Germany latest country to float chilling plans to freeze dissenting citizens’ bank accounts

The German government has announced a plan to freeze the bank accounts of people who donate money to groups and causes deemed by the state to be “right wing extremists”.

In further evidence that the traditional financial system is gradually being weaponised to punish those who express dissenting but hitherto perfectly lawful views, the German government has announced a plan to target the bank accounts of people who donate money to groups and causes deemed by the state and its functionaries to constitute “right wing extremists”.

As reported by Modernity, German Interior Minister Nancy Faeser recently announced a raft of measures that critics say are a direct attempt to chill free expression, and reign in the popularity of the right wing opposition Party, Alternative for Germany (AfD).

One such measure is to freeze the bank accounts of those found to have donated money to any group the government declares to be “far-right”.

As to how this politically motivated financial censorship will work in practice, how “right wing extremism” will be defined, whether Germany’s left-leaning tripartite coalition government will get to decide on that definition, and what penalties will be directed at those who donate to right-wing parties or organisations, Faeser was worryingly vague. Germany’s domestic intelligence agency, the Office of the Protection of the Constitution (BfV) would handle the specifics, she said.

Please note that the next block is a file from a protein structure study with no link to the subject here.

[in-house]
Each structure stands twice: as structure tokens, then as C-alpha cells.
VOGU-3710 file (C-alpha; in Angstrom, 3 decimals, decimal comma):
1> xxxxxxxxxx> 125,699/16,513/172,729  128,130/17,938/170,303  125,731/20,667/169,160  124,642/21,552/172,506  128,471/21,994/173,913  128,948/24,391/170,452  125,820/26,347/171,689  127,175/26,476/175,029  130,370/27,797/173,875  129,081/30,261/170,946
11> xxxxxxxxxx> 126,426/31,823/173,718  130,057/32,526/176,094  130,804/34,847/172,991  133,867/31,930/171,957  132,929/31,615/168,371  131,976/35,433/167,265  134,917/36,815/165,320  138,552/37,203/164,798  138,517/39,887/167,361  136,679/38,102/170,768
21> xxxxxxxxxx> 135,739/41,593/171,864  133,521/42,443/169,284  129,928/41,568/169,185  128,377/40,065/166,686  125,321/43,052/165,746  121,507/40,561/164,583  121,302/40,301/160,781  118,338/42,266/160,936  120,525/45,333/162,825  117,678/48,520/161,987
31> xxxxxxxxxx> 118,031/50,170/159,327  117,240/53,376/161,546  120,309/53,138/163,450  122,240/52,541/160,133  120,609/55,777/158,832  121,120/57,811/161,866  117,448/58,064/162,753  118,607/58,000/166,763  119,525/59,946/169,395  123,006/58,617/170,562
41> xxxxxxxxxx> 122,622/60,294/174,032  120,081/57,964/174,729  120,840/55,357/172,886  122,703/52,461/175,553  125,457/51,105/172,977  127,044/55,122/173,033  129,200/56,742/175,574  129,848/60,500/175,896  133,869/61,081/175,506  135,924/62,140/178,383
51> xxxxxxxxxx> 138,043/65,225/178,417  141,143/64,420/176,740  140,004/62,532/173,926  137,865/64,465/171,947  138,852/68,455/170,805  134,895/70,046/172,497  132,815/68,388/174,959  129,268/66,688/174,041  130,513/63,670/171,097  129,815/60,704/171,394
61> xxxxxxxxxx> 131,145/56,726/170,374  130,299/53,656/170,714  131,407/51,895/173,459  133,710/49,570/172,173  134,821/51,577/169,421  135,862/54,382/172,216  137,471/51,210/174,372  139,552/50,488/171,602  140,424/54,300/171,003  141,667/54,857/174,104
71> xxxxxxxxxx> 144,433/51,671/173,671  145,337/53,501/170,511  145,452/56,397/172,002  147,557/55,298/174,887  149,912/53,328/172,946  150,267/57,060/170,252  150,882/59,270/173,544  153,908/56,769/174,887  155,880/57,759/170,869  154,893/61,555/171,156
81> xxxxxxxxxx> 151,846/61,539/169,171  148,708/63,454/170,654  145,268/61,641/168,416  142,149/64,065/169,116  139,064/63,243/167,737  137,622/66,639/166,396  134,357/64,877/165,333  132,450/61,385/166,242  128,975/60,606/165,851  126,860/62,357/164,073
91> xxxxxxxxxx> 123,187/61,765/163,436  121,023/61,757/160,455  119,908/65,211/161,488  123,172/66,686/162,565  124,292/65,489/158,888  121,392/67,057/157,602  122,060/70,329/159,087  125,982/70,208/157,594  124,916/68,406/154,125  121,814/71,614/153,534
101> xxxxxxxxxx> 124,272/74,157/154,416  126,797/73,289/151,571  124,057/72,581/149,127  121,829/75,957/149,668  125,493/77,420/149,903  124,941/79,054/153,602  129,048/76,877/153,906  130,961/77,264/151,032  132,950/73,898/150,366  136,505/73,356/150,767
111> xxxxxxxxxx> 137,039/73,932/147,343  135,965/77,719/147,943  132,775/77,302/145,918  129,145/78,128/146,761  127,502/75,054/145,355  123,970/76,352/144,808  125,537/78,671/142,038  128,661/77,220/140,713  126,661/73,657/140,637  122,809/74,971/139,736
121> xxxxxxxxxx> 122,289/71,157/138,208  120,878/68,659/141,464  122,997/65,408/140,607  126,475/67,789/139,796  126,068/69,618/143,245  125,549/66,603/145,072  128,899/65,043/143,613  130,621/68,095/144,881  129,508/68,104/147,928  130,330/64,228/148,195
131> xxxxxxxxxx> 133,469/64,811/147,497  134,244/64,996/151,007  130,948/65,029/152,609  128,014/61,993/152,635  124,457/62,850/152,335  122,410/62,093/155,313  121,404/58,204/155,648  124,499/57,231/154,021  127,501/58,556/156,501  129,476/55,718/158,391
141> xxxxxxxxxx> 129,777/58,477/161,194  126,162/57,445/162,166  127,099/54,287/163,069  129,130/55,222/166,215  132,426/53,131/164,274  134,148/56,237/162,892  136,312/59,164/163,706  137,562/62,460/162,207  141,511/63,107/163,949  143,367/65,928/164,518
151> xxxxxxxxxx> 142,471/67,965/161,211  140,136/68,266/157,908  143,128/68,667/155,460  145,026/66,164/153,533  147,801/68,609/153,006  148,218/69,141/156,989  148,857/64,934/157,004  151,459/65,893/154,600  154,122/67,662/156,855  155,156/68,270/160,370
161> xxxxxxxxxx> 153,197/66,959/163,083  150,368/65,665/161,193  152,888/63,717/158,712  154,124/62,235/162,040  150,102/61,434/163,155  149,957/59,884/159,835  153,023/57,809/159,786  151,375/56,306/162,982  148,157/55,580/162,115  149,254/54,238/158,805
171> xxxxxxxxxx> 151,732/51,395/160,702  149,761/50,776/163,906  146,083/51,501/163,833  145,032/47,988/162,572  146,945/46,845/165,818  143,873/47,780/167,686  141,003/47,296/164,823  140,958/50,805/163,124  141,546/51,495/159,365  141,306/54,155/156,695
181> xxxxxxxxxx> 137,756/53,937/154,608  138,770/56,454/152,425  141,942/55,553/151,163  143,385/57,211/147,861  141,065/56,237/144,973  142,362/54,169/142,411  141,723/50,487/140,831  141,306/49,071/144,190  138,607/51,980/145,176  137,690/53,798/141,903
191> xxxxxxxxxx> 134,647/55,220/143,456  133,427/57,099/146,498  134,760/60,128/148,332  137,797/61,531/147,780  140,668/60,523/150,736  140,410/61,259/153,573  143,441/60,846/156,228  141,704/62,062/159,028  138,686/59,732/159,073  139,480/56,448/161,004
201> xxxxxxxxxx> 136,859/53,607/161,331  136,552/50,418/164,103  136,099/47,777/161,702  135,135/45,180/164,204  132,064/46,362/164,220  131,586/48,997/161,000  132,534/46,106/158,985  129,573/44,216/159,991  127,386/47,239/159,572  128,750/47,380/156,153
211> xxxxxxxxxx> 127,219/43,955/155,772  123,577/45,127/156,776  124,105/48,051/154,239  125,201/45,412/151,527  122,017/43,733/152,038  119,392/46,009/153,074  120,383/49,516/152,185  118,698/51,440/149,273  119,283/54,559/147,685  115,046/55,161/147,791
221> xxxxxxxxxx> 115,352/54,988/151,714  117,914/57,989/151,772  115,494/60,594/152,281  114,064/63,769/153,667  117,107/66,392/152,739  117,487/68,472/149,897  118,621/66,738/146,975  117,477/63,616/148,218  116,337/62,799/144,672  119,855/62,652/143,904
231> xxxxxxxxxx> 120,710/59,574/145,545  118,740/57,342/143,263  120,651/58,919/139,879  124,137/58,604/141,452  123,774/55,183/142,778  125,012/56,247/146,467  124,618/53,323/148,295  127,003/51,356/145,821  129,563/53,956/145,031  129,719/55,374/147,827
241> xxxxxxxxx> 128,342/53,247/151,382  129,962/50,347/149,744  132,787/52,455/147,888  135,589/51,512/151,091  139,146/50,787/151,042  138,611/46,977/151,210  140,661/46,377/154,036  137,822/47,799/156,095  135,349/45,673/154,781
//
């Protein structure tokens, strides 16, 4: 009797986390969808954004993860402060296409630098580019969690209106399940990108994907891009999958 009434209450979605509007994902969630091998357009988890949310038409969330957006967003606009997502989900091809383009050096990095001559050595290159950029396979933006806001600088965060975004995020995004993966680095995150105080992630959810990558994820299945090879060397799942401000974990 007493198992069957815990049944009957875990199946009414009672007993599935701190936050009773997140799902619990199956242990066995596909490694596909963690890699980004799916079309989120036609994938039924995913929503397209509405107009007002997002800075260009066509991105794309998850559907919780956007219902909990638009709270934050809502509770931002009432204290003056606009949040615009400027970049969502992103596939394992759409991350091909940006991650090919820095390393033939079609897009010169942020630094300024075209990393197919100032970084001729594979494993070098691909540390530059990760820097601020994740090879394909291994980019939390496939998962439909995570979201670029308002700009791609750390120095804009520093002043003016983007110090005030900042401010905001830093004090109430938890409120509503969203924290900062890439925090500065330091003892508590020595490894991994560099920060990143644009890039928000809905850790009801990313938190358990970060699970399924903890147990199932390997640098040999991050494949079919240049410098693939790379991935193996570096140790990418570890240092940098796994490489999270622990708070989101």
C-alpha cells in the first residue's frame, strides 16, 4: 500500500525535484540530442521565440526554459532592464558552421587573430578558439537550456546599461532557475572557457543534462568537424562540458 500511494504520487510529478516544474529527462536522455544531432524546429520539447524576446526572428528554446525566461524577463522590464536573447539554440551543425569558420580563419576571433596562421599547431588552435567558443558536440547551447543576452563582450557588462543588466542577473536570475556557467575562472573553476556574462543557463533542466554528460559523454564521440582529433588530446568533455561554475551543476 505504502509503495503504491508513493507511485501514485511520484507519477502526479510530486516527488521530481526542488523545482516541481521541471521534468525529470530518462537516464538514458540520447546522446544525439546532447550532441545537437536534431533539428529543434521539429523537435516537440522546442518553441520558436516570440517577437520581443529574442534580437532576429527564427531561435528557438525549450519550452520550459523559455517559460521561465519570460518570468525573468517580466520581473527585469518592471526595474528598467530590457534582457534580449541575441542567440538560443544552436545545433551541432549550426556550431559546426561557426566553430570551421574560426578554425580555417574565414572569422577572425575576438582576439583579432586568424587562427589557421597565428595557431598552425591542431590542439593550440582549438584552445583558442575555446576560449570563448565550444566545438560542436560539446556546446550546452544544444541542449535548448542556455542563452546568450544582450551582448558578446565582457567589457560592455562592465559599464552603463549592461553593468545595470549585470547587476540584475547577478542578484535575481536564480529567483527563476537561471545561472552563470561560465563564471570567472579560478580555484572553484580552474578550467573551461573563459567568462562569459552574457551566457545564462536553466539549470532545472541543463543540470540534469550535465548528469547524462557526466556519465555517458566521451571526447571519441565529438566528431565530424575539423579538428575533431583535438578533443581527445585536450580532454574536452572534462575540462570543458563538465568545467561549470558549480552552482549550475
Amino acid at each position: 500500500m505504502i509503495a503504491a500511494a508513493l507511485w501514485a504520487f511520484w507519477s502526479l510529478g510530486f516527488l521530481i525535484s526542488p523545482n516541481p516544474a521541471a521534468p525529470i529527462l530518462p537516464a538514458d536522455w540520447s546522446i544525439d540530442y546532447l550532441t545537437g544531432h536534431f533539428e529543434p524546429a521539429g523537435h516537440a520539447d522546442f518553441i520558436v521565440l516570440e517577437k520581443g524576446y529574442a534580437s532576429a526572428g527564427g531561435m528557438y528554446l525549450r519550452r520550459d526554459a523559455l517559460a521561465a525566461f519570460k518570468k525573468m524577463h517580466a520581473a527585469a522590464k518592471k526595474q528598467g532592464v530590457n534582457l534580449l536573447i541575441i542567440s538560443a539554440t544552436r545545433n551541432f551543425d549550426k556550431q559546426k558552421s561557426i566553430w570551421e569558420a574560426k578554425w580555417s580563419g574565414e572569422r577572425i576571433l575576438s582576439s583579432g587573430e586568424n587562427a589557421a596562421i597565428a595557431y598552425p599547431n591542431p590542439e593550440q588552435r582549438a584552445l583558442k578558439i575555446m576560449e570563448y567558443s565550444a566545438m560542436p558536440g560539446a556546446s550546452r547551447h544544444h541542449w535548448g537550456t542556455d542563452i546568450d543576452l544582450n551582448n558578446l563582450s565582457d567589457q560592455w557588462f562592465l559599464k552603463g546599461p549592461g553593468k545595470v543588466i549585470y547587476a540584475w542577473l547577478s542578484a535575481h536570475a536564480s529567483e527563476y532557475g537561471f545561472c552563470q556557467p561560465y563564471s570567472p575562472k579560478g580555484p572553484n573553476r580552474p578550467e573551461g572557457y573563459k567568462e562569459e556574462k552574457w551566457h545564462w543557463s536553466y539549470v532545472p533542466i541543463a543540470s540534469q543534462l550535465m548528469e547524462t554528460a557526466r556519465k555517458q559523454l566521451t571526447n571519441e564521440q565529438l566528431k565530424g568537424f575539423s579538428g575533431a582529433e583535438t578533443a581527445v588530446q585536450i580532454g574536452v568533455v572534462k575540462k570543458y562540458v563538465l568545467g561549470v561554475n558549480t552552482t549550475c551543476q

“No one who donates to a right-wing extremist party should remain undetected,” the Minister declared, adding: “Those who mock the state must deal with a strong state.”

The Minister also urged the German Bundestag to “pass the law quickly” in order to “combat hate on the internet… remove enemies of the constitution from public service [and] disarm right-wing extremists”.

Support for the AfD has surged to over 20% of the electorate, meaning the Party is the strongest opposition to the current German government, a coalition led by the left wing Social Democratic Party.